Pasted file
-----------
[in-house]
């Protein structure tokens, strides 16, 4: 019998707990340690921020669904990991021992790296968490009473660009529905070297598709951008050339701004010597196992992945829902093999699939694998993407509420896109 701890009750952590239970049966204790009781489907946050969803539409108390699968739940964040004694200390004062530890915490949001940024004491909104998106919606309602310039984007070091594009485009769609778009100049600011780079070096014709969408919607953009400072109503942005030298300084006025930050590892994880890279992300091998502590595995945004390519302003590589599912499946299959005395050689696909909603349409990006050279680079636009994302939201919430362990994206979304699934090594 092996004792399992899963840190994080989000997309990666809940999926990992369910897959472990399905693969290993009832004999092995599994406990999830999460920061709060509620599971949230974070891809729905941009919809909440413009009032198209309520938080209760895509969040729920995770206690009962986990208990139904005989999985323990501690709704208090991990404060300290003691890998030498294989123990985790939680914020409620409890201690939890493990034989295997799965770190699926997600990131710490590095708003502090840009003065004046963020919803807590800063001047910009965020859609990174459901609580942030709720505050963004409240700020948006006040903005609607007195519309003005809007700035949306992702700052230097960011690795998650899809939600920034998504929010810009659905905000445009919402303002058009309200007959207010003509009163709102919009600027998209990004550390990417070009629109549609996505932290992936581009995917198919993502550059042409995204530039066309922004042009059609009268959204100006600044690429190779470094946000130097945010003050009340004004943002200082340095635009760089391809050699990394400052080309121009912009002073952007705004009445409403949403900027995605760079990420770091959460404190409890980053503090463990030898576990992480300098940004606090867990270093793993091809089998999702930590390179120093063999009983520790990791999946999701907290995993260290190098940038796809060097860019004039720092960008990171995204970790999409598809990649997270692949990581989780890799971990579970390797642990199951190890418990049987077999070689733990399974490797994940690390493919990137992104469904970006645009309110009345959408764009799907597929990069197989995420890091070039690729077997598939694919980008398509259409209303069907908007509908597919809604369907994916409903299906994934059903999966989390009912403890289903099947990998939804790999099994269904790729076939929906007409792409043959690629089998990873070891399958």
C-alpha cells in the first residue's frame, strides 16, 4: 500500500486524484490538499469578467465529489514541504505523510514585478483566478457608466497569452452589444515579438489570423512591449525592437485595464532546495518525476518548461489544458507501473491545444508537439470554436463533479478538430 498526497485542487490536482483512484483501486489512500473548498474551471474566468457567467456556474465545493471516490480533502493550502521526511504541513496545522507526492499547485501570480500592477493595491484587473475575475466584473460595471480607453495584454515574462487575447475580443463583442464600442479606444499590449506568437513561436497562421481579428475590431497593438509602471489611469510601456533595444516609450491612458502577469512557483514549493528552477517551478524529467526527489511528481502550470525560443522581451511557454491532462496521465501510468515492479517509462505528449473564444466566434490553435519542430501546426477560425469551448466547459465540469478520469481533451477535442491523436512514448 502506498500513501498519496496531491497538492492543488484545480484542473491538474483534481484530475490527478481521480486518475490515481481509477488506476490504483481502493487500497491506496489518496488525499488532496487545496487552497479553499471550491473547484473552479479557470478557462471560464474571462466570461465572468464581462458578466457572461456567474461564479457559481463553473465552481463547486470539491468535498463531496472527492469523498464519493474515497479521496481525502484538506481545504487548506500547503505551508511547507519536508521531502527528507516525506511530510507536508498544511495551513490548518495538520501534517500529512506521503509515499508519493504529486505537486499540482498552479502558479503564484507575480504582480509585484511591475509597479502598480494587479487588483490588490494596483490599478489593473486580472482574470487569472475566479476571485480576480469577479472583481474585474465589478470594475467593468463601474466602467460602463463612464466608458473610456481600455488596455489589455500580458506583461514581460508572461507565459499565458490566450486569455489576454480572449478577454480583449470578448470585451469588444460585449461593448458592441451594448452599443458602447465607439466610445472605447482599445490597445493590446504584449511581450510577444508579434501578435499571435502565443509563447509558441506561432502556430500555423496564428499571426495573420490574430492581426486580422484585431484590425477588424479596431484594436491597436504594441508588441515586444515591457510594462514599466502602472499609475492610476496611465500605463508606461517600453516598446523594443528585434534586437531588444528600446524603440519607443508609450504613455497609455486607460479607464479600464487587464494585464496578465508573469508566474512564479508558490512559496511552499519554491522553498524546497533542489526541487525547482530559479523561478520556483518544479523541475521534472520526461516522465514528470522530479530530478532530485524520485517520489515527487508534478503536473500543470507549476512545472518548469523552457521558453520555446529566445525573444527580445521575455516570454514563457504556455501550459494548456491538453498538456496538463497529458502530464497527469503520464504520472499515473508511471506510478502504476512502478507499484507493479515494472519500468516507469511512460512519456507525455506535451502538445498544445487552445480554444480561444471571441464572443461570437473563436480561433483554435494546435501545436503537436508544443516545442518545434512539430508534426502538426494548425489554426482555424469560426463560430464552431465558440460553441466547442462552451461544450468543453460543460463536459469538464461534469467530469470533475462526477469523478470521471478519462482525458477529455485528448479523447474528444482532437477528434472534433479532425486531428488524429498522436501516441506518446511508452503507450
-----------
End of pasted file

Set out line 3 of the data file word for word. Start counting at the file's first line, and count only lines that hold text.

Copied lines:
C-alpha cells in the first residue's frame, strides 16, 4: 500500500486524484490538499469578467465529489514541504505523510514585478483566478457608466497569452452589444515579438489570423512591449525592437485595464532546495518525476518548461489544458507501473491545444508537439470554436463533479478538430 498526497485542487490536482483512484483501486489512500473548498474551471474566468457567467456556474465545493471516490480533502493550502521526511504541513496545522507526492499547485501570480500592477493595491484587473475575475466584473460595471480607453495584454515574462487575447475580443463583442464600442479606444499590449506568437513561436497562421481579428475590431497593438509602471489611469510601456533595444516609450491612458502577469512557483514549493528552477517551478524529467526527489511528481502550470525560443522581451511557454491532462496521465501510468515492479517509462505528449473564444466566434490553435519542430501546426477560425469551448466547459465540469478520469481533451477535442491523436512514448 502506498500513501498519496496531491497538492492543488484545480484542473491538474483534481484530475490527478481521480486518475490515481481509477488506476490504483481502493487500497491506496489518496488525499488532496487545496487552497479553499471550491473547484473552479479557470478557462471560464474571462466570461465572468464581462458578466457572461456567474461564479457559481463553473465552481463547486470539491468535498463531496472527492469523498464519493474515497479521496481525502484538506481545504487548506500547503505551508511547507519536508521531502527528507516525506511530510507536508498544511495551513490548518495538520501534517500529512506521503509515499508519493504529486505537486499540482498552479502558479503564484507575480504582480509585484511591475509597479502598480494587479487588483490588490494596483490599478489593473486580472482574470487569472475566479476571485480576480469577479472583481474585474465589478470594475467593468463601474466602467460602463463612464466608458473610456481600455488596455489589455500580458506583461514581460508572461507565459499565458490566450486569455489576454480572449478577454480583449470578448470585451469588444460585449461593448458592441451594448452599443458602447465607439466610445472605447482599445490597445493590446504584449511581450510577444508579434501578435499571435502565443509563447509558441506561432502556430500555423496564428499571426495573420490574430492581426486580422484585431484590425477588424479596431484594436491597436504594441508588441515586444515591457510594462514599466502602472499609475492610476496611465500605463508606461517600453516598446523594443528585434534586437531588444528600446524603440519607443508609450504613455497609455486607460479607464479600464487587464494585464496578465508573469508566474512564479508558490512559496511552499519554491522553498524546497533542489526541487525547482530559479523561478520556483518544479523541475521534472520526461516522465514528470522530479530530478532530485524520485517520489515527487508534478503536473500543470507549476512545472518548469523552457521558453520555446529566445525573444527580445521575455516570454514563457504556455501550459494548456491538453498538456496538463497529458502530464497527469503520464504520472499515473508511471506510478502504476512502478507499484507493479515494472519500468516507469511512460512519456507525455506535451502538445498544445487552445480554444480561444471571441464572443461570437473563436480561433483554435494546435501545436503537436508544443516545442518545434512539430508534426502538426494548425489554426482555424469560426463560430464552431465558440460553441466547442462552451461544450468543453460543460463536459469538464461534469467530469470533475462526477469523478470521471478519462482525458477529455485528448479523447474528444482532437477528434472534433479532425486531428488524429498522436501516441506518446511508452503507450